Note, I have a Xbox One in addition to my Wii U, and I *might* buy the PS4 when it gets a price drop if there are any PS4 exclusives that look interesting.

Enron said,
I would like to play that new Mario game on Xbox One. But you know what would be awesome is if Nintendo backed out of the console market at the same time that Sega announces the Dreamcast 2.

for what?? just because u love microsoft

True, for multiplayer, but their social platform (miiverse) is excellent. Way better than Facebook/twitter integration. The fact that Sony and MS aren't creating their own social platforms is a huge missed opportunity.

Yeah, I really should have mentioned that I meant online games and things like account management (not being able to take your profile from machine to machine, etc).

Geezy said,
True, for multiplayer, but their social platform (miiverse) is excellent. Way better than Facebook/twitter integration. The fact that Sony and MS aren't creating their own social platforms is a huge missed opportunity.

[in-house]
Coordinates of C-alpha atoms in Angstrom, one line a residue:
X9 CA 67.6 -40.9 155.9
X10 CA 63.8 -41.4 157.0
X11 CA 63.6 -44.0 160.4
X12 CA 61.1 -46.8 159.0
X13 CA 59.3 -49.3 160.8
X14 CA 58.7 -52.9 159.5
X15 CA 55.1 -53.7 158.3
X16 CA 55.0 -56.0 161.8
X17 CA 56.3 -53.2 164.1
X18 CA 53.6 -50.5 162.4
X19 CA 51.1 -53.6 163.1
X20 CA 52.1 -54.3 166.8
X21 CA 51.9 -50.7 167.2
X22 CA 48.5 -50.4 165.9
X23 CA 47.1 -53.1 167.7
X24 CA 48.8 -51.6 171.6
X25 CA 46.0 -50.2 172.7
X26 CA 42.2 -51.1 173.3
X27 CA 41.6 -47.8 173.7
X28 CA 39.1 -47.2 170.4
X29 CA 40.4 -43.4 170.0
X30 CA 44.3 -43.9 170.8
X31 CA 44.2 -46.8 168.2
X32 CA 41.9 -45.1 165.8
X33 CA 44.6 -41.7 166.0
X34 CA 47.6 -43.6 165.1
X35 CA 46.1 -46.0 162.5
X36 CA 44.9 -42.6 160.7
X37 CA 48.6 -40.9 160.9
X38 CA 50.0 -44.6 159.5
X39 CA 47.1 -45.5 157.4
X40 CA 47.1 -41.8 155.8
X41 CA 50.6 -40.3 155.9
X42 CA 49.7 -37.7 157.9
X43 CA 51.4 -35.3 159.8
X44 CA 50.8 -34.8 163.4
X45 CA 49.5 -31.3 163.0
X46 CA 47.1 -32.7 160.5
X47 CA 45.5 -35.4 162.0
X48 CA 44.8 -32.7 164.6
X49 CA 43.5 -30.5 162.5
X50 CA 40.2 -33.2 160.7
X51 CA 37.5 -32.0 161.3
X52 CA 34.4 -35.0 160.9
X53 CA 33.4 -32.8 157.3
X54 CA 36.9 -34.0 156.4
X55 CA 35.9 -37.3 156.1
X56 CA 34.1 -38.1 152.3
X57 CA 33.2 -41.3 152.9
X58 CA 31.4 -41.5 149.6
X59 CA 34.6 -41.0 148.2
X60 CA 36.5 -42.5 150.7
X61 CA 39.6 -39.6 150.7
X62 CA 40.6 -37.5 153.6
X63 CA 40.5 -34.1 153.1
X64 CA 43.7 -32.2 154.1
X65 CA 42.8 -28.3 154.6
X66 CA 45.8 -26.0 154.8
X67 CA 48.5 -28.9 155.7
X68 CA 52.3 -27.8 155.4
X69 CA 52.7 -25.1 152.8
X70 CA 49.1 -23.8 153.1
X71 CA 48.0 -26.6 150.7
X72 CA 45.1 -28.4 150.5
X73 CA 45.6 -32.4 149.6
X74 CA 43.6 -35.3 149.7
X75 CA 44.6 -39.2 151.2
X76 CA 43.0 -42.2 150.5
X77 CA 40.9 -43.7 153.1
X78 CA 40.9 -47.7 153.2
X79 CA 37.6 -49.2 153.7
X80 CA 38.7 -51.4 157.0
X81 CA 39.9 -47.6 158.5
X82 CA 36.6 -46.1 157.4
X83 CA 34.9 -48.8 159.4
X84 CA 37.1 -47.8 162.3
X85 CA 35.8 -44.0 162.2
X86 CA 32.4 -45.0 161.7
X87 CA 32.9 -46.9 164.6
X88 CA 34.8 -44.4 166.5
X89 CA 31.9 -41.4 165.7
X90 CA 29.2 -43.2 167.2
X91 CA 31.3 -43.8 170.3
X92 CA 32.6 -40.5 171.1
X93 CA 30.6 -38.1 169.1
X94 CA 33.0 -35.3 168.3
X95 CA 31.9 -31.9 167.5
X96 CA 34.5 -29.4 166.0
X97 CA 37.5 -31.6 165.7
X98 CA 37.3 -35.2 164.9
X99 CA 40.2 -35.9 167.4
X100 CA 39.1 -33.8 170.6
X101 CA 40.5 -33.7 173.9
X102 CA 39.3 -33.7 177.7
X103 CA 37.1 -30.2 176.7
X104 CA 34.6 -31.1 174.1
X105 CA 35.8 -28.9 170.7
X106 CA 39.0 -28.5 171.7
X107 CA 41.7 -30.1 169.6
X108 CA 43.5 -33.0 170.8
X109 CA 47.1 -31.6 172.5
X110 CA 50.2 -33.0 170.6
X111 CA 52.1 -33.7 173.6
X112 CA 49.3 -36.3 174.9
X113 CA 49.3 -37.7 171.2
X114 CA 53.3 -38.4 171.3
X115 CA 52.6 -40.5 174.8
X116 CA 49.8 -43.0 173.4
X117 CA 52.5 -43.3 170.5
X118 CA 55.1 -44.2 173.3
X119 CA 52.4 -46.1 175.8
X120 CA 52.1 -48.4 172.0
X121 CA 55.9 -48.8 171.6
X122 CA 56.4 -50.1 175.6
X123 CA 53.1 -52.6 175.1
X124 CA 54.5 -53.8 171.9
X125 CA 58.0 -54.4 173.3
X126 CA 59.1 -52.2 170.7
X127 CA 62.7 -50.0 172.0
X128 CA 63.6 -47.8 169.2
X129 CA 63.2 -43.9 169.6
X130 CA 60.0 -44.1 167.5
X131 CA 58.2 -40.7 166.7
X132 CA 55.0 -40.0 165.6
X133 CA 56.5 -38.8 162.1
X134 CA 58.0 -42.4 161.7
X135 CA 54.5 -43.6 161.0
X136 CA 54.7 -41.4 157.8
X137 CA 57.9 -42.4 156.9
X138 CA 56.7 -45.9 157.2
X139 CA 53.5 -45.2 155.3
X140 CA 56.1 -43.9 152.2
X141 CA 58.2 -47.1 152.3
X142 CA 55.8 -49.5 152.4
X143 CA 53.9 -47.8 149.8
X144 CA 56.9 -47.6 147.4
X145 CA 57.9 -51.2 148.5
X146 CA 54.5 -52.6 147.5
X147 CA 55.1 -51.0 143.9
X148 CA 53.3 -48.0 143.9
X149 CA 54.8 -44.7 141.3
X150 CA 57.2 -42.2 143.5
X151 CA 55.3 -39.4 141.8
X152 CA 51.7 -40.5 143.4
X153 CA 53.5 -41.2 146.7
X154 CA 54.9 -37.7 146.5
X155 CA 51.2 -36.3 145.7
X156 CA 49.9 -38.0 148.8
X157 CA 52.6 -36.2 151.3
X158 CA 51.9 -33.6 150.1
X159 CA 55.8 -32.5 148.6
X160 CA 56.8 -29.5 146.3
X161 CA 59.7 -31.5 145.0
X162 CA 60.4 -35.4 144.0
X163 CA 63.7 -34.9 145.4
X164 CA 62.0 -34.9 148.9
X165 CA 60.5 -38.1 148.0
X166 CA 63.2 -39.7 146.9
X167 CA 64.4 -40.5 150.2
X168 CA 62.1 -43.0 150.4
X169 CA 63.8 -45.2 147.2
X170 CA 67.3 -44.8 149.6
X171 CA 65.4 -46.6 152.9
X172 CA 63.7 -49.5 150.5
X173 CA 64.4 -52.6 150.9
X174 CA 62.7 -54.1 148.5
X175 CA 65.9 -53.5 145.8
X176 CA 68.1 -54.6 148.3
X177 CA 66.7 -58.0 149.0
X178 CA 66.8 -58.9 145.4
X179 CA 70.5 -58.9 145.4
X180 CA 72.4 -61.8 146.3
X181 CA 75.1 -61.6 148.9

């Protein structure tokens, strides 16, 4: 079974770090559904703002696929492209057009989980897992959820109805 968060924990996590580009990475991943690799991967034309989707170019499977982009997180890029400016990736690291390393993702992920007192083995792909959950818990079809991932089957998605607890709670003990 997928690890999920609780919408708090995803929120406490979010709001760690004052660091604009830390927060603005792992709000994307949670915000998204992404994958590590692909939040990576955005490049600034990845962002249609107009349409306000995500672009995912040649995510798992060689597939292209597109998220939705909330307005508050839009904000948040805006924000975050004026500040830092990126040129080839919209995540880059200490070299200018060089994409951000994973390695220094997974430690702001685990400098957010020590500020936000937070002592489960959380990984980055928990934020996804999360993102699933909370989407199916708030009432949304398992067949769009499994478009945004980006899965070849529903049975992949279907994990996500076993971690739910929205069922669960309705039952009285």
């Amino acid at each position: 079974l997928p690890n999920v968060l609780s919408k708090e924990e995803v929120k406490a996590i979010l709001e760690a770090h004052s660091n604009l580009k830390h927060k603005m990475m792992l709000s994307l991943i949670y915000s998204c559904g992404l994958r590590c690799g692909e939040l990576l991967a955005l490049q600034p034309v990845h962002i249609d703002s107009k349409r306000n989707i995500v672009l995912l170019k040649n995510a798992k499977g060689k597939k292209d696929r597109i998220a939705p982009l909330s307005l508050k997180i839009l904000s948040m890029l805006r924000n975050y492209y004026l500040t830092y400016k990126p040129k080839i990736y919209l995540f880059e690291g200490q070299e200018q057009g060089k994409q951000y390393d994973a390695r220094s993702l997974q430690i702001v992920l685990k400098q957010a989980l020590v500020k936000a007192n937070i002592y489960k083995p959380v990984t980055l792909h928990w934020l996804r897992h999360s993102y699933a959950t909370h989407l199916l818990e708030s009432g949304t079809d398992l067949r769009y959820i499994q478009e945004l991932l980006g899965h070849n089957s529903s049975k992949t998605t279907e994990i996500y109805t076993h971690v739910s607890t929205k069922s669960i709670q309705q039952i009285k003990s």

Sony tried that with Home and nobody gave a ****. I can't see separate social platforms taking off on consoles.

benthebear said,
Probably because Sony Home was crap.

Not disagreeing, but that's sort of the point - the social aspect to gaming is online gaming and Microsoft has been doing that excellently for many years, as has Sony. Nintendo, not so much.

Although Nintendo's online platform is lackluster, Miiverse is actually amazing. It's built in to all 1st party games at least and is very active for what it's worth. Nothing at all like PlayStation Home.

Home and miiverse are pretty different, I wouldn't call Home a social networking platform, it was more of a promotional platform.